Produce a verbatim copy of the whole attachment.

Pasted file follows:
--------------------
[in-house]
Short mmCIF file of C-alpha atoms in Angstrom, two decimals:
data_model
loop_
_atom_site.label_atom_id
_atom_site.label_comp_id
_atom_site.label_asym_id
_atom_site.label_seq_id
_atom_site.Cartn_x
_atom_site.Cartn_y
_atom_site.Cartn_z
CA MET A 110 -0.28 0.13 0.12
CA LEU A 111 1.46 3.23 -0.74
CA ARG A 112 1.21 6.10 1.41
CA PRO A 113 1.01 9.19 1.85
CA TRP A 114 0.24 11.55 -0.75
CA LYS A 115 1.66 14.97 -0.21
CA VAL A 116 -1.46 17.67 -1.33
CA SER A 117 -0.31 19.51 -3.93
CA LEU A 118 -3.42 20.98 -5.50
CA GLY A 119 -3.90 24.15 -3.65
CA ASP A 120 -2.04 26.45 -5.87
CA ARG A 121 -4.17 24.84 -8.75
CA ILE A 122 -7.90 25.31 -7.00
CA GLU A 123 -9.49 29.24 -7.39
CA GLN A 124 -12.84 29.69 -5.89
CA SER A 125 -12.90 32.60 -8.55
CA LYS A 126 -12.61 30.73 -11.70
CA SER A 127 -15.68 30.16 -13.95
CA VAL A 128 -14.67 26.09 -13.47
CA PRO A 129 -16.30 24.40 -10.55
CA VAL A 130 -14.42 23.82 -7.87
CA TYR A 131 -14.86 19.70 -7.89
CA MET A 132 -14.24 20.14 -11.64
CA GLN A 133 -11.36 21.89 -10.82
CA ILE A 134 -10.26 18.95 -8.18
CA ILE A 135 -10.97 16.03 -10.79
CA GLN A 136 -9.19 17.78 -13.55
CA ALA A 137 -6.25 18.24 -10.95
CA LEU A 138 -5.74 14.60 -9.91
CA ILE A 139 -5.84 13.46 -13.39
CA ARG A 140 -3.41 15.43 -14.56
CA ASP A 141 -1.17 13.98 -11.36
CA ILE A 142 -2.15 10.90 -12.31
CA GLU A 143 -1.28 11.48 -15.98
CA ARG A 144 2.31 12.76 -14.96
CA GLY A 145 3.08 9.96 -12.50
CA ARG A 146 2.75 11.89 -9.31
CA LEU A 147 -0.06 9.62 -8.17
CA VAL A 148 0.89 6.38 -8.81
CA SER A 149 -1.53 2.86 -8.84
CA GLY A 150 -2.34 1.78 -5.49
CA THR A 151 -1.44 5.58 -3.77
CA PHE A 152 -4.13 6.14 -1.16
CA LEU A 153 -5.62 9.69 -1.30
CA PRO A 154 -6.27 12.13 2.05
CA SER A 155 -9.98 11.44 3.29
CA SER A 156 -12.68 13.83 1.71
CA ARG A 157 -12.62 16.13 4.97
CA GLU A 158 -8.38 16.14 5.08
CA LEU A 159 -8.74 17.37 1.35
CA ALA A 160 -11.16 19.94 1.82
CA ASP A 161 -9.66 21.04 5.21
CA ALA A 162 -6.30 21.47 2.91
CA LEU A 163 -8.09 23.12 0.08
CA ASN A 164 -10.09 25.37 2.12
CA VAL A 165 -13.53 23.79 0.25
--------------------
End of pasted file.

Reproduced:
[in-house]
Short mmCIF file of C-alpha atoms in Angstrom, two decimals:
data_model
loop_
_atom_site.label_atom_id
_atom_site.label_comp_id
_atom_site.label_asym_id
_atom_site.label_seq_id
_atom_site.Cartn_x
_atom_site.Cartn_y
_atom_site.Cartn_z
CA MET A 110 -0.28 0.13 0.12
CA LEU A 111 1.46 3.23 -0.74
CA ARG A 112 1.21 6.10 1.41
CA PRO A 113 1.01 9.19 1.85
CA TRP A 114 0.24 11.55 -0.75
CA LYS A 115 1.66 14.97 -0.21
CA VAL A 116 -1.46 17.67 -1.33
CA SER A 117 -0.31 19.51 -3.93
CA LEU A 118 -3.42 20.98 -5.50
CA GLY A 119 -3.90 24.15 -3.65
CA ASP A 120 -2.04 26.45 -5.87
CA ARG A 121 -4.17 24.84 -8.75
CA ILE A 122 -7.90 25.31 -7.00
CA GLU A 123 -9.49 29.24 -7.39
CA GLN A 124 -12.84 29.69 -5.89
CA SER A 125 -12.90 32.60 -8.55
CA LYS A 126 -12.61 30.73 -11.70
CA SER A 127 -15.68 30.16 -13.95
CA VAL A 128 -14.67 26.09 -13.47
CA PRO A 129 -16.30 24.40 -10.55
CA VAL A 130 -14.42 23.82 -7.87
CA TYR A 131 -14.86 19.70 -7.89
CA MET A 132 -14.24 20.14 -11.64
CA GLN A 133 -11.36 21.89 -10.82
CA ILE A 134 -10.26 18.95 -8.18
CA ILE A 135 -10.97 16.03 -10.79
CA GLN A 136 -9.19 17.78 -13.55
CA ALA A 137 -6.25 18.24 -10.95
CA LEU A 138 -5.74 14.60 -9.91
CA ILE A 139 -5.84 13.46 -13.39
CA ARG A 140 -3.41 15.43 -14.56
CA ASP A 141 -1.17 13.98 -11.36
CA ILE A 142 -2.15 10.90 -12.31
CA GLU A 143 -1.28 11.48 -15.98
CA ARG A 144 2.31 12.76 -14.96
CA GLY A 145 3.08 9.96 -12.50
CA ARG A 146 2.75 11.89 -9.31
CA LEU A 147 -0.06 9.62 -8.17
CA VAL A 148 0.89 6.38 -8.81
CA SER A 149 -1.53 2.86 -8.84
CA GLY A 150 -2.34 1.78 -5.49
CA THR A 151 -1.44 5.58 -3.77
CA PHE A 152 -4.13 6.14 -1.16
CA LEU A 153 -5.62 9.69 -1.30
CA PRO A 154 -6.27 12.13 2.05
CA SER A 155 -9.98 11.44 3.29
CA SER A 156 -12.68 13.83 1.71
CA ARG A 157 -12.62 16.13 4.97
CA GLU A 158 -8.38 16.14 5.08
CA LEU A 159 -8.74 17.37 1.35
CA ALA A 160 -11.16 19.94 1.82
CA ASP A 161 -9.66 21.04 5.21
CA ALA A 162 -6.30 21.47 2.91
CA LEU A 163 -8.09 23.12 0.08
CA ASN A 164 -10.09 25.37 2.12
CA VAL A 165 -13.53 23.79 0.25